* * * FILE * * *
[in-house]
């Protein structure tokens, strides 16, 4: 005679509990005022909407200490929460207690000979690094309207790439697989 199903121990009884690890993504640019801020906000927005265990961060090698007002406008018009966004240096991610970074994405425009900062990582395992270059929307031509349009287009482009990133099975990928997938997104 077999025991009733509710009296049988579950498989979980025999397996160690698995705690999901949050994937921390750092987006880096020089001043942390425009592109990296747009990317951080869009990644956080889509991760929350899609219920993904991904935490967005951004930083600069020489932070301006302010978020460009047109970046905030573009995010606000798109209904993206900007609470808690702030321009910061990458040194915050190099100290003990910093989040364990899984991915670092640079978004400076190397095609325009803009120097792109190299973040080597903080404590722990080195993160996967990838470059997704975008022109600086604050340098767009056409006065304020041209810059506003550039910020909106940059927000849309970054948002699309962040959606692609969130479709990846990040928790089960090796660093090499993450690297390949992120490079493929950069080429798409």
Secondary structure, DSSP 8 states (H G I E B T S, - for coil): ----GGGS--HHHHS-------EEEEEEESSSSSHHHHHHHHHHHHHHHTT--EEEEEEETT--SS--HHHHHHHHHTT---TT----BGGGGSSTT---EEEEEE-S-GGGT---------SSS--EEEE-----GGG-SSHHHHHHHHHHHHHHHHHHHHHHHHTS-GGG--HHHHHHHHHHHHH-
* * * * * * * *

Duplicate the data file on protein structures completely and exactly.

[in-house]
């Protein structure tokens, strides 16, 4: 005679509990005022909407200490929460207690000979690094309207790439697989 199903121990009884690890993504640019801020906000927005265990961060090698007002406008018009966004240096991610970074994405425009900062990582395992270059929307031509349009287009482009990133099975990928997938997104 077999025991009733509710009296049988579950498989979980025999397996160690698995705690999901949050994937921390750092987006880096020089001043942390425009592109990296747009990317951080869009990644956080889509991760929350899609219920993904991904935490967005951004930083600069020489932070301006302010978020460009047109970046905030573009995010606000798109209904993206900007609470808690702030321009910061990458040194915050190099100290003990910093989040364990899984991915670092640079978004400076190397095609325009803009120097792109190299973040080597903080404590722990080195993160996967990838470059997704975008022109600086604050340098767009056409006065304020041209810059506003550039910020909106940059927000849309970054948002699309962040959606692609969130479709990846990040928790089960090796660093090499993450690297390949992120490079493929950069080429798409």
Secondary structure, DSSP 8 states (H G I E B T S, - for coil): ----GGGS--HHHHS-------EEEEEEESSSSSHHHHHHHHHHHHHHHTT--EEEEEEETT--SS--HHHHHHHHHTT---TT----BGGGGSSTT---EEEEEE-S-GGGT---------SSS--EEEE-----GGG-SSHHHHHHHHHHHHHHHHHHHHHHHHTS-GGG--HHHHHHHHHHHHH-